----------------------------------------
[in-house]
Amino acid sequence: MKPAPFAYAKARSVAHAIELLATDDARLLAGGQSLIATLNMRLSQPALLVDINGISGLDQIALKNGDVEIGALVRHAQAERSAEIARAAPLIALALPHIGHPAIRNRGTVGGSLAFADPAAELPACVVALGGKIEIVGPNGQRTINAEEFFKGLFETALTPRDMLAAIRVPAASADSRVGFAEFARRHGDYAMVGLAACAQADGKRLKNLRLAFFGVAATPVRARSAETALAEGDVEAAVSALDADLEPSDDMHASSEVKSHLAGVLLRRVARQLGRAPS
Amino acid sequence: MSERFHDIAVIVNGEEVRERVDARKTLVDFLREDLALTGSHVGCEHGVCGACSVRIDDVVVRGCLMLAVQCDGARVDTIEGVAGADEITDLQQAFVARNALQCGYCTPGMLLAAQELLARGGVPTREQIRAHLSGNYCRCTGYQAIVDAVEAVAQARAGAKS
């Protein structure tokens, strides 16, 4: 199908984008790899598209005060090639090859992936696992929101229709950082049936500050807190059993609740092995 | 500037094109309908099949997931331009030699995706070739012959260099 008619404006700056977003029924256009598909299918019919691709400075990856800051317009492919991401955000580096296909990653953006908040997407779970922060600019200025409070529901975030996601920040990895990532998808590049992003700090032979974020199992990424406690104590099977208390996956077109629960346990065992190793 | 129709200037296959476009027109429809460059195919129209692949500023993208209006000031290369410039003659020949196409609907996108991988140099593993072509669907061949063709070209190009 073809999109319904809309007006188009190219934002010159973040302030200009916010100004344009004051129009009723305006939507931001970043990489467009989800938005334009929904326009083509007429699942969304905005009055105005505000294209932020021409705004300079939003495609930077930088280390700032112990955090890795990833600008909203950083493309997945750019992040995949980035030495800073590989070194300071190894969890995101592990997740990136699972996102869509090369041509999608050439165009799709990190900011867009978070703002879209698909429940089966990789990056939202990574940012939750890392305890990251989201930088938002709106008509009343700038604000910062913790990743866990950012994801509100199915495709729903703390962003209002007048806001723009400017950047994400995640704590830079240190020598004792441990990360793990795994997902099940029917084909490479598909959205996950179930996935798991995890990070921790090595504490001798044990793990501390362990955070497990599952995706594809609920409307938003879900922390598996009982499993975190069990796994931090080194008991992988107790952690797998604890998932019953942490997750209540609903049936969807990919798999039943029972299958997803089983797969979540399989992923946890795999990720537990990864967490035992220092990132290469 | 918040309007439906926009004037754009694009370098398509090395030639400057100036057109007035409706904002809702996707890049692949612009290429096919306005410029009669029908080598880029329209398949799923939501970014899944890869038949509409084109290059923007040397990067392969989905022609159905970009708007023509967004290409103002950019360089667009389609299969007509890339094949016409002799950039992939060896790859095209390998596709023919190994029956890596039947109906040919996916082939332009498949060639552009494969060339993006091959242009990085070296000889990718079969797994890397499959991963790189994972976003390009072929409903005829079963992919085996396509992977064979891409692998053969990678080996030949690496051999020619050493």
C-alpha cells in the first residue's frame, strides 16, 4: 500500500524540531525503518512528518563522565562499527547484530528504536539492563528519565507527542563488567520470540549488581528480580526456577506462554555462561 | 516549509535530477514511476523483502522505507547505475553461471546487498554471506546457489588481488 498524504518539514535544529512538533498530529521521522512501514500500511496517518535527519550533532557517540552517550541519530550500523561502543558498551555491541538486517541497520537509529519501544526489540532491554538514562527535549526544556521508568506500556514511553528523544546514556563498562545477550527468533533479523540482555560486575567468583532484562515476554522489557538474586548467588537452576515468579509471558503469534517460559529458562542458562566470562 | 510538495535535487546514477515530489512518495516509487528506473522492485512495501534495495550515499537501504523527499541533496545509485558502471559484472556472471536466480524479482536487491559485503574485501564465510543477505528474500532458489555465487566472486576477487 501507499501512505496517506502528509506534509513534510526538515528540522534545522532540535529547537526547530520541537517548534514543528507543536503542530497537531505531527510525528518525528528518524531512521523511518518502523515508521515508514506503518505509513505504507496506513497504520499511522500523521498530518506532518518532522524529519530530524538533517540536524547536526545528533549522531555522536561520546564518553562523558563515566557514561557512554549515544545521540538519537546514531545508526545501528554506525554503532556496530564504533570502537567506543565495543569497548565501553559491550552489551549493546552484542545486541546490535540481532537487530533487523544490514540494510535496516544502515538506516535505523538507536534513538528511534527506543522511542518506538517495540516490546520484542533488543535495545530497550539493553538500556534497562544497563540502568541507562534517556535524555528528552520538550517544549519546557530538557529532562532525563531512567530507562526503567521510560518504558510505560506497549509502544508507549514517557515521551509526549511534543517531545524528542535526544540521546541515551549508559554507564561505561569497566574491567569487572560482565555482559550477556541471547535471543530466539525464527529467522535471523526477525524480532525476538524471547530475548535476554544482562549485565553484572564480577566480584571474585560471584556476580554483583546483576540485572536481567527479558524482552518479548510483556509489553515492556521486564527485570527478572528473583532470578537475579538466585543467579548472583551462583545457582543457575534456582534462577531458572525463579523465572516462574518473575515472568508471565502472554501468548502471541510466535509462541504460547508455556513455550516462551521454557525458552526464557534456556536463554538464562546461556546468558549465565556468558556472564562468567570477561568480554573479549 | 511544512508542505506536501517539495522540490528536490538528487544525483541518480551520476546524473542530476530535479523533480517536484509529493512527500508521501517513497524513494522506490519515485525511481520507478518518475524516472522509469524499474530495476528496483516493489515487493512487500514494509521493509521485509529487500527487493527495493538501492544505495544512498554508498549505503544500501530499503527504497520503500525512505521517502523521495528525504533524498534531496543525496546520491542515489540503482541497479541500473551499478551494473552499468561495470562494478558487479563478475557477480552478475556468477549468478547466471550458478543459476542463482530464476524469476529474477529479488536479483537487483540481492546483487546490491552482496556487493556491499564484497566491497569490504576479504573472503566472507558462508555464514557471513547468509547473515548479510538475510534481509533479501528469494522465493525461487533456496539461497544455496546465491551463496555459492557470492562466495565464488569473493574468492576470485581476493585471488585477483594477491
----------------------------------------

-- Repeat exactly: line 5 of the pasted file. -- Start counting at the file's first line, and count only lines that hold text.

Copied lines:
C-alpha cells in the first residue's frame, strides 16, 4: 500500500524540531525503518512528518563522565562499527547484530528504536539492563528519565507527542563488567520470540549488581528480580526456577506462554555462561 | 516549509535530477514511476523483502522505507547505475553461471546487498554471506546457489588481488 498524504518539514535544529512538533498530529521521522512501514500500511496517518535527519550533532557517540552517550541519530550500523561502543558498551555491541538486517541497520537509529519501544526489540532491554538514562527535549526544556521508568506500556514511553528523544546514556563498562545477550527468533533479523540482555560486575567468583532484562515476554522489557538474586548467588537452576515468579509471558503469534517460559529458562542458562566470562 | 510538495535535487546514477515530489512518495516509487528506473522492485512495501534495495550515499537501504523527499541533496545509485558502471559484472556472471536466480524479482536487491559485503574485501564465510543477505528474500532458489555465487566472486576477487 501507499501512505496517506502528509506534509513534510526538515528540522534545522532540535529547537526547530520541537517548534514543528507543536503542530497537531505531527510525528518525528528518524531512521523511518518502523515508521515508514506503518505509513505504507496506513497504520499511522500523521498530518506532518518532522524529519530530524538533517540536524547536526545528533549522531555522536561520546564518553562523558563515566557514561557512554549515544545521540538519537546514531545508526545501528554506525554503532556496530564504533570502537567506543565495543569497548565501553559491550552489551549493546552484542545486541546490535540481532537487530533487523544490514540494510535496516544502515538506516535505523538507536534513538528511534527506543522511542518506538517495540516490546520484542533488543535495545530497550539493553538500556534497562544497563540502568541507562534517556535524555528528552520538550517544549519546557530538557529532562532525563531512567530507562526503567521510560518504558510505560506497549509502544508507549514517557515521551509526549511534543517531545524528542535526544540521546541515551549508559554507564561505561569497566574491567569487572560482565555482559550477556541471547535471543530466539525464527529467522535471523526477525524480532525476538524471547530475548535476554544482562549485565553484572564480577566480584571474585560471584556476580554483583546483576540485572536481567527479558524482552518479548510483556509489553515492556521486564527485570527478572528473583532470578537475579538466585543467579548472583551462583545457582543457575534456582534462577531458572525463579523465572516462574518473575515472568508471565502472554501468548502471541510466535509462541504460547508455556513455550516462551521454557525458552526464557534456556536463554538464562546461556546468558549465565556468558556472564562468567570477561568480554573479549 | 511544512508542505506536501517539495522540490528536490538528487544525483541518480551520476546524473542530476530535479523533480517536484509529493512527500508521501517513497524513494522506490519515485525511481520507478518518475524516472522509469524499474530495476528496483516493489515487493512487500514494509521493509521485509529487500527487493527495493538501492544505495544512498554508498549505503544500501530499503527504497520503500525512505521517502523521495528525504533524498534531496543525496546520491542515489540503482541497479541500473551499478551494473552499468561495470562494478558487479563478475557477480552478475556468477549468478547466471550458478543459476542463482530464476524469476529474477529479488536479483537487483540481492546483487546490491552482496556487493556491499564484497566491497569490504576479504573472503566472507558462508555464514557471513547468509547473515548479510538475510534481509533479501528469494522465493525461487533456496539461497544455496546465491551463496555459492557470492562466495565464488569473493574468492576470485581476493585471488585477483594477491